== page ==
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Mem Inst Oswaldo Cruz. 2003 Mar;98(2):191-8. Epub 2003 May 15.

Dispersal of Aedes aegypti and Aedes albopictus (Diptera: Culicidae) in an urban endemic dengue area in the State of Rio de Janeiro, Brazil.

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1
Laboratório de Transmissores de Hematozoários, Instituto Oswaldo Cruz, Fiocruz, Rio de Janeiro, RJ, Brasil. honorio@ioc.fiocruz.br

Abstract

Experimental releases of female Aedes (Stegomyia) aegypti and Aedes (Stegomyia) albopictus were performed in August and September 1999, in an urban area of Nova Igua u, State of Rio de Janeiro, Brazil, to estimate their flight range in a circular area of 1,600 m where 1,472 ovitraps were set. Releases of 3,055 Ae. aegypti and 2,225 Ae. albopictus females, fed with rubidium (Rb)-marked blood and surgically prevented from subsequent blood-feeding, were separated by 11 days. Rb was detected in ovitrap-collected eggs by atomic emission spectrophotometry. Rb-marked eggs of both species were detected up to 800 m from the release point. Eggs of Ae. albopictus were more numerous and more heterogeneously distributed in the area than those of Ae. aegypti. Eggs positively marked for Rb were found at all borders of the study area, suggesting that egg laying also occurred beyond these limits. Results from this study suggest that females can fly at least 800 m in 6 days and, if infected, potentially spread virus rapidly.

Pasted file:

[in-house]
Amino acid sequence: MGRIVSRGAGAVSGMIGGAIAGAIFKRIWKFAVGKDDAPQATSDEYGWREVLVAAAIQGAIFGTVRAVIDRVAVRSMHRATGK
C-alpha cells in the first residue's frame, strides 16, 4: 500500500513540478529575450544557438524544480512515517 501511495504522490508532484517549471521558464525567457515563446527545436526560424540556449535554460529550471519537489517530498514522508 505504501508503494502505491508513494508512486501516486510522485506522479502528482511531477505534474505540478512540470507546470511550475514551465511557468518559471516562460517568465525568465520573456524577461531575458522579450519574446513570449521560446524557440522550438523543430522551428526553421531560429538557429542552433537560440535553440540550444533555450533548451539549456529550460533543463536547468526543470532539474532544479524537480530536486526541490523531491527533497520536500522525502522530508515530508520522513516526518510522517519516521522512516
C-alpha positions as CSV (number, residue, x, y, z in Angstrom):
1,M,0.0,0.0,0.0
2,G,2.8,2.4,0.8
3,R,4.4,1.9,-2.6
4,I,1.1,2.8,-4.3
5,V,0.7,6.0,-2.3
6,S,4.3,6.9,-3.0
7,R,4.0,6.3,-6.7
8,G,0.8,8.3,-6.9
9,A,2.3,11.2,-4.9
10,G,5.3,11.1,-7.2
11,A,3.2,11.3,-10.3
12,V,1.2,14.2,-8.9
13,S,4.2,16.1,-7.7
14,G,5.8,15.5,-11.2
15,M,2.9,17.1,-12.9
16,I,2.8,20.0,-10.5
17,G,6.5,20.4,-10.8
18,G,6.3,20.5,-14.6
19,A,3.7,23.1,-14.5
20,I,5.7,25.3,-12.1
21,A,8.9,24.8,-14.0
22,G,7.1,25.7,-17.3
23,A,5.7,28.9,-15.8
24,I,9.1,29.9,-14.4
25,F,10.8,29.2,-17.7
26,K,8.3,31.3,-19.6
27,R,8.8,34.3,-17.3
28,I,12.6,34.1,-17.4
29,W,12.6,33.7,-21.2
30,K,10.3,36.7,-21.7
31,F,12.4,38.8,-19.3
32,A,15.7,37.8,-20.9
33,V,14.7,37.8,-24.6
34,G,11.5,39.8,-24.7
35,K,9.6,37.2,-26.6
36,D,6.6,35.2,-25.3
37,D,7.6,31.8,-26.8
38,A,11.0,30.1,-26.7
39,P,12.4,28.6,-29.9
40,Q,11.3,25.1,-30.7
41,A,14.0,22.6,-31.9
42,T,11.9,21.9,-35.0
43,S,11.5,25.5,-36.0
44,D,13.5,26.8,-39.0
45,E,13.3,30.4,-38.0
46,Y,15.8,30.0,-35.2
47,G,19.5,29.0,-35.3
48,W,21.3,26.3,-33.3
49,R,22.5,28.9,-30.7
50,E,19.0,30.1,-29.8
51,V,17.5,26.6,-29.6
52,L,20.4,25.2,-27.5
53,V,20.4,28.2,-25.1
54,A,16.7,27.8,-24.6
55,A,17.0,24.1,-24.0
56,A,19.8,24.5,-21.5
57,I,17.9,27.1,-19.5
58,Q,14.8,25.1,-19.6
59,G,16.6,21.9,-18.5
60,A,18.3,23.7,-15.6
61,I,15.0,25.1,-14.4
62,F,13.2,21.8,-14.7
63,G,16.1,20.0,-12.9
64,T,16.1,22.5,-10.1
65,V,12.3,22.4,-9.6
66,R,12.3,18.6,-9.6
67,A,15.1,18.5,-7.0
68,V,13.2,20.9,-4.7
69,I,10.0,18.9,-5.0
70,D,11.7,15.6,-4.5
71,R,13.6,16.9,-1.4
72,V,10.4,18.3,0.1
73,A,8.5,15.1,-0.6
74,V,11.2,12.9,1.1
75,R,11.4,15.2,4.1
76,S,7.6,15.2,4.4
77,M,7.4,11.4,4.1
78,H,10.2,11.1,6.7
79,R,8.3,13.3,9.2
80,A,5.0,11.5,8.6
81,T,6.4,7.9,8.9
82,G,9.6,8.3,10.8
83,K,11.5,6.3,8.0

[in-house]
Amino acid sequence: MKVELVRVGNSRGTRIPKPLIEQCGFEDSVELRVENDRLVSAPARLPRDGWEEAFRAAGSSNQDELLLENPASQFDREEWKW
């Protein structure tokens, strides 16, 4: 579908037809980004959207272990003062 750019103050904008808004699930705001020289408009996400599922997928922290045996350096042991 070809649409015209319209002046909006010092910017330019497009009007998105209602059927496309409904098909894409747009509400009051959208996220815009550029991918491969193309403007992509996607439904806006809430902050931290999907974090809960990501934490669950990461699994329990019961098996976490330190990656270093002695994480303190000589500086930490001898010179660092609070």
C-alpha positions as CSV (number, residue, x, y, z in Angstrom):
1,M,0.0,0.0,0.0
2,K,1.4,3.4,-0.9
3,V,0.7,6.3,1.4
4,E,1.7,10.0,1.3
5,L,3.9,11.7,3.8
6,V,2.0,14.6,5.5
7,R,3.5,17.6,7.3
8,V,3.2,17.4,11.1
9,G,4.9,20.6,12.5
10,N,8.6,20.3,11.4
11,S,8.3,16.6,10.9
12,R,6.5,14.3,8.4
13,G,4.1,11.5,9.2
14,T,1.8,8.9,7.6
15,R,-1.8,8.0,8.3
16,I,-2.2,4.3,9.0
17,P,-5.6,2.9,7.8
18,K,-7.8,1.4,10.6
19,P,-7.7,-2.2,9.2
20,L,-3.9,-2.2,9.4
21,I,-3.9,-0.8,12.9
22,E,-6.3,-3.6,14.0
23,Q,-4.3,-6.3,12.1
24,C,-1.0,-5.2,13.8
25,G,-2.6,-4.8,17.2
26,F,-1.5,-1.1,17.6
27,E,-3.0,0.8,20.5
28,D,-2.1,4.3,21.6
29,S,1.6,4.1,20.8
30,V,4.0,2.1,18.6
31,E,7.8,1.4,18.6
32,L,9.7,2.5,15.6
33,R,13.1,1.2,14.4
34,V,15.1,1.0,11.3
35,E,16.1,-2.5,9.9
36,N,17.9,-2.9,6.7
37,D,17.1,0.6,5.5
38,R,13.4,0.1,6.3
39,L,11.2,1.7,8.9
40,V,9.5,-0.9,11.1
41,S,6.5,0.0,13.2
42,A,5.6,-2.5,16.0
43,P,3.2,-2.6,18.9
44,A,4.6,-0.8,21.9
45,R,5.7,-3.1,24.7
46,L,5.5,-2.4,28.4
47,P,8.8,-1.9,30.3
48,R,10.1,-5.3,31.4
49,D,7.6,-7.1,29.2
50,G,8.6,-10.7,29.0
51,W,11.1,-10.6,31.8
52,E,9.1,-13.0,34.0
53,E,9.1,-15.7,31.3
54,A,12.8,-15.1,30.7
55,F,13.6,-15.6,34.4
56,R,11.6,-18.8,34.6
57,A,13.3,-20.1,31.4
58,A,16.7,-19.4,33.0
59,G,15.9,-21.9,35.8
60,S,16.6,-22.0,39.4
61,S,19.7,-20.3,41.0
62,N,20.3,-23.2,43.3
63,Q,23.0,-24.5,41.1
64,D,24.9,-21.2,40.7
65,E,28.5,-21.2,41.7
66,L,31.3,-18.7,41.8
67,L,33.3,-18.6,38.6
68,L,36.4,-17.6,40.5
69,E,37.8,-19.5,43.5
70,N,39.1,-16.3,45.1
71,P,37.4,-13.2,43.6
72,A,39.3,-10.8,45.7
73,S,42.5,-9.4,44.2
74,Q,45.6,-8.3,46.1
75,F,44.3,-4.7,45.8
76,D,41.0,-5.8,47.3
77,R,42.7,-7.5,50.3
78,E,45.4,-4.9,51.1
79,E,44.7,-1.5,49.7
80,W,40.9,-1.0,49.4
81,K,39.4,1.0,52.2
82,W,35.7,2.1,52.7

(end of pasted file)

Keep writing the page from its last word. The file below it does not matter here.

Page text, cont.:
PMID:
12764433
[Indexed for MEDLINE]
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